One of the most interesting modern alternatives to traditional, geologically sourced diamonds... Is diamond.
Here's what that means:
In the 1950s, General Electric invented a method of manufacturing diamonds under high pressure and high temperature. These are called "HPHT diamonds." This process was effective for creating industrial quality diamonds for industrial purposes like drill bits.
The HPHT process is also used today to improve the characteristics of low quality diamonds, particularly improving their color grade.
But it wasn't until recently that another process called chemical vapor deposition (CVD) was dramatically improved that manufactured, gem-quality diamonds were reliably possible.
This amazing advancement in diamond creation has made it possible to own a beautiful diamond without it being mined from the earth (these diamonds are chemically identical to mined diamonds, but simply come from a different source).
This makes them synthetic diamonds. They are chemically the same as their natural counterpart, but are man-made.
Synthetics are different from diamond simulants,which are alternatives that look similar to diamond but are not the same in their chemical makeup or crystal structure.
Buying a created diamond gives you a gemstone that is chemically identical to natural diamond, for a lower price.
So, why doesn't everyone buy a created diamond instead of a natural, geologically sourced diamond?
If you read through the Color & Clarity section of our diamond buying guide, you probably already know the answer:
Natural diamonds are prized and valued for their rarity.
So, when CVD diamonds first started gaining popularity, many speculated that these new diamonds would destroy the natural diamond industry and bring prices down across the board.
But this isn't the first time something like this has come along in the jewelry industry, and this isn't the first time speculation has been wrong.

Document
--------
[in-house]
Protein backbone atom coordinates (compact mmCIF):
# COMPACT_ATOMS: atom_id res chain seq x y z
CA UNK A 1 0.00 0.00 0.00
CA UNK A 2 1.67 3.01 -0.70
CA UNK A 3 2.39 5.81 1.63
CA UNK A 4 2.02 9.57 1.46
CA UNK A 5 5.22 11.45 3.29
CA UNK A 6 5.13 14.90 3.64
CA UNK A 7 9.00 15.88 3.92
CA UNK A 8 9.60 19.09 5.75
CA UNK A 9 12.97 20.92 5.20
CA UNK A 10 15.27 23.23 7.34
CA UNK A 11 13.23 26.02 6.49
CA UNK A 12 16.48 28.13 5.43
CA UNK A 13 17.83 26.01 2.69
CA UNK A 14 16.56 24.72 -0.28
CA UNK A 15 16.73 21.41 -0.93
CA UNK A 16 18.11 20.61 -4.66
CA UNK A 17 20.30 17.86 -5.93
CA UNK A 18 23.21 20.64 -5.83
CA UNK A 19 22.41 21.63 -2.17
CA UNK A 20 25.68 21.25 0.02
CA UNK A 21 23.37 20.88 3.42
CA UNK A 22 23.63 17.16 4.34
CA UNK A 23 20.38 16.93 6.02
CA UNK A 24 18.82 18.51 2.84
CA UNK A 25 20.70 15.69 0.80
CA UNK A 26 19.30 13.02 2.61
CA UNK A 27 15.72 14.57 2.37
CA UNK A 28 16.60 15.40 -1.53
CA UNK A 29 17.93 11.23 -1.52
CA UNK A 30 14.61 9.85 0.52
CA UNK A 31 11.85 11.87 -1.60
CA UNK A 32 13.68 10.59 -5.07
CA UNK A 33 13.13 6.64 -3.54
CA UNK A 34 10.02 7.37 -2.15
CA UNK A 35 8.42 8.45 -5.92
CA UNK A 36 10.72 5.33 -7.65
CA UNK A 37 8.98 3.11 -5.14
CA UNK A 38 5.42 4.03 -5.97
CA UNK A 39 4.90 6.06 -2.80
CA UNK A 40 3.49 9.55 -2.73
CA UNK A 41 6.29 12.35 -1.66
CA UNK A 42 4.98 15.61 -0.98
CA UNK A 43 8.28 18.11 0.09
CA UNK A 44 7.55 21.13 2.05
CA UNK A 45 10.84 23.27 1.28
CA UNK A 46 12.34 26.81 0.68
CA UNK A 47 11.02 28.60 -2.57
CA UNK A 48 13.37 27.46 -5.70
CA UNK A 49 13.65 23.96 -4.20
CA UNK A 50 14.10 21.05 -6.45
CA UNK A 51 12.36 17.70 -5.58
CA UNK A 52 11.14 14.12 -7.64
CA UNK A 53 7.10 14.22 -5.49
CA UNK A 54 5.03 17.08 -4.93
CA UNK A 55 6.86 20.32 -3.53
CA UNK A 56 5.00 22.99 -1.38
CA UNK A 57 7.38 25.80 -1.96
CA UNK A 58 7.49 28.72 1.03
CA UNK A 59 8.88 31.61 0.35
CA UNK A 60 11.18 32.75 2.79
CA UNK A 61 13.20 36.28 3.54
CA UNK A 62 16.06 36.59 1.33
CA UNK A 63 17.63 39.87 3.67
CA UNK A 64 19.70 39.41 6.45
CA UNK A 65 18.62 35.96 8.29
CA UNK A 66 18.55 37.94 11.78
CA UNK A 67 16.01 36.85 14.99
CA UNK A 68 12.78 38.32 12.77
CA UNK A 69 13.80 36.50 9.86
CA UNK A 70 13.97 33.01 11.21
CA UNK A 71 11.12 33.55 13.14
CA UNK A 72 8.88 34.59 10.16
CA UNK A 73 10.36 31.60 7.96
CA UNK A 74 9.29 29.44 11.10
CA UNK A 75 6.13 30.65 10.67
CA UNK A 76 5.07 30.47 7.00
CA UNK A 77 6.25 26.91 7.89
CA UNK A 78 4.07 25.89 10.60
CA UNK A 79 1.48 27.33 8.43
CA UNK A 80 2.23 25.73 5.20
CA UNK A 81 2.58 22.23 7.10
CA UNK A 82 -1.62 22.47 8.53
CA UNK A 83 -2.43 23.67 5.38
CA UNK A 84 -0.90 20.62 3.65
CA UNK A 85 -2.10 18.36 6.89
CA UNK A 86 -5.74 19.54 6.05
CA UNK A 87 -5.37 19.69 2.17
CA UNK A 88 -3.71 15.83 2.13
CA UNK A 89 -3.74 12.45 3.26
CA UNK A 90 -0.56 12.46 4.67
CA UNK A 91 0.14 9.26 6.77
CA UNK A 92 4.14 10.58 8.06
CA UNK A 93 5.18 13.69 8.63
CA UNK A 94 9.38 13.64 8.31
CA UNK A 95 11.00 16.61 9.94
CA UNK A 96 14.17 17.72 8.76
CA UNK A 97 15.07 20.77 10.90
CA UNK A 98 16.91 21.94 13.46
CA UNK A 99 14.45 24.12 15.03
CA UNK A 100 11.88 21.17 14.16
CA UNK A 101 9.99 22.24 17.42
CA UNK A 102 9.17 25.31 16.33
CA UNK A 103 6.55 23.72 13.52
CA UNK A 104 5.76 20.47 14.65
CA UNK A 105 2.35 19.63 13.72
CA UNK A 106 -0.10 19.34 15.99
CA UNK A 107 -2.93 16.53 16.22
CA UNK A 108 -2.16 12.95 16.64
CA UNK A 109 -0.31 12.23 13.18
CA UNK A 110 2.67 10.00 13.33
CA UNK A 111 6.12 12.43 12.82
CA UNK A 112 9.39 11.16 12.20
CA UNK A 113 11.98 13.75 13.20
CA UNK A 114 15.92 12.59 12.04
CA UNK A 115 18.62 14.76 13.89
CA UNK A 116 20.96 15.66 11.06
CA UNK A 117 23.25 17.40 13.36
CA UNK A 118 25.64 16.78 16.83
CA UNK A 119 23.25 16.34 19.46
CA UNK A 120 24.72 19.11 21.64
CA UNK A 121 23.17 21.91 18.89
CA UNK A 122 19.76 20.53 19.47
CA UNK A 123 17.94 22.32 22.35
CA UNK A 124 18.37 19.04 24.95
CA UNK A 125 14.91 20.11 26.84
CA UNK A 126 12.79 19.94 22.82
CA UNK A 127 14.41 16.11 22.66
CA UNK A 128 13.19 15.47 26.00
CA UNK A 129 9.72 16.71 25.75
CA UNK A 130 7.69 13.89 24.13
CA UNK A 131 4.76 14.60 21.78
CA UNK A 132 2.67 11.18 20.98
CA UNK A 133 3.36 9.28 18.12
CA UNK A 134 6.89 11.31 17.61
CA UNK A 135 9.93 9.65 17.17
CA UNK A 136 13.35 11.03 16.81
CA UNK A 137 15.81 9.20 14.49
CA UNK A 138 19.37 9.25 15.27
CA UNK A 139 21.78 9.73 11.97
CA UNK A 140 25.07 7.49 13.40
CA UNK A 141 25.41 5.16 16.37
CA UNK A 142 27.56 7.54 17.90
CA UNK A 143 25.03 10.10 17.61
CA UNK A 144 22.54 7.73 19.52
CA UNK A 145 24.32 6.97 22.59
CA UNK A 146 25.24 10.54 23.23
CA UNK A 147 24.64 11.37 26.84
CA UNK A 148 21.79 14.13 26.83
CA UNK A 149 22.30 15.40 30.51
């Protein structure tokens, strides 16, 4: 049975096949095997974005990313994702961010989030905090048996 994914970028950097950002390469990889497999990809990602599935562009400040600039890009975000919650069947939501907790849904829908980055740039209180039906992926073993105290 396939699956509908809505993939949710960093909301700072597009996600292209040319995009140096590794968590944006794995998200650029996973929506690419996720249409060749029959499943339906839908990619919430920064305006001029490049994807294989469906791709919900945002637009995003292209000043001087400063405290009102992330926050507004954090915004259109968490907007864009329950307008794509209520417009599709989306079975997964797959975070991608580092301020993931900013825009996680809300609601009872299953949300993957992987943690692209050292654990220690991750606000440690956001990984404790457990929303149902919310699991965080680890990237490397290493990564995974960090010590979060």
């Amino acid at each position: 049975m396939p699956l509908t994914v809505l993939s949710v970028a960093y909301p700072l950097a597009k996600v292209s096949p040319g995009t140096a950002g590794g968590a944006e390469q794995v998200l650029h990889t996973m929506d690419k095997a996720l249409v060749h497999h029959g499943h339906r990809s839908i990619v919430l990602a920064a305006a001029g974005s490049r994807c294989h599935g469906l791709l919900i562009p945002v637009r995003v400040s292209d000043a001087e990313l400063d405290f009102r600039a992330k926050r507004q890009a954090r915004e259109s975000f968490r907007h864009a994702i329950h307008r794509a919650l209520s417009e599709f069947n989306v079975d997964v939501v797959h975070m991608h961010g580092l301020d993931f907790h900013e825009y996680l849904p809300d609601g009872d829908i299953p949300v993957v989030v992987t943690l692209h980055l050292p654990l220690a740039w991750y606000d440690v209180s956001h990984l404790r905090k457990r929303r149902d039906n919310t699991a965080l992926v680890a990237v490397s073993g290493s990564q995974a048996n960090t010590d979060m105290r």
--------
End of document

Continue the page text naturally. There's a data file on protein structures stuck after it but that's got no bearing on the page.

YES, as more and more CVD diamonds are produced, the more the prices will come down. This is true of any technologically produced product. The more efficient the process becomes, the more supply there is, the lower the prices go.
But the prices that have been going down are only those of created diamonds specifically.
Natural diamond prices have not changed (at least in a downward direction). Why? Because the rarityof natural, gem-quality diamonds hasn't changed.
First, they are extremely beautiful and you can get a bigger diamond for a price that would be impossible purchasing a natural diamond of the same quality.
Here's an example of a beautiful lab created diamond we recently had in stock:
As of this writing, we're seeing a price difference of around 40-50% cheaper for larger diamonds. Where a natural 2 carat diamond might be priced around $12,500, a similar lab created might sell for $7,5000.
That's incredible savings, and you still get all of the benefits of diamond: Beauty, sparkle, and incredible durability for everyday wear.
If all care about is getting a bigger and more beautiful diamond for a price lower than buying a natural diamond, this is a fantastic way to go.
Having said that... The prices of created diamonds have already begun their descent.
You need to be fully aware that what you pay for a created diamond today will very likely not hold its value over time the way geologically sourced diamonds do.
This also means that most jewelry stores will not offer trade-in or trade-up programs on created diamonds the way some do with natural diamonds.
There is no right or wrong answer to "should I buy a created diamond instead of a natural diamond?"
It is a decision that's dependent on personal preference and budget.
If you want a diamond that is big and beautiful, want to save a bundle, and you're not concerned with long-term value or re-sell/trade value, a created diamond might be a wonderful choice.
If you want "real and rare," there is no sign that created diamonds are going to take down the rarity and value of natural diamonds anytime soon.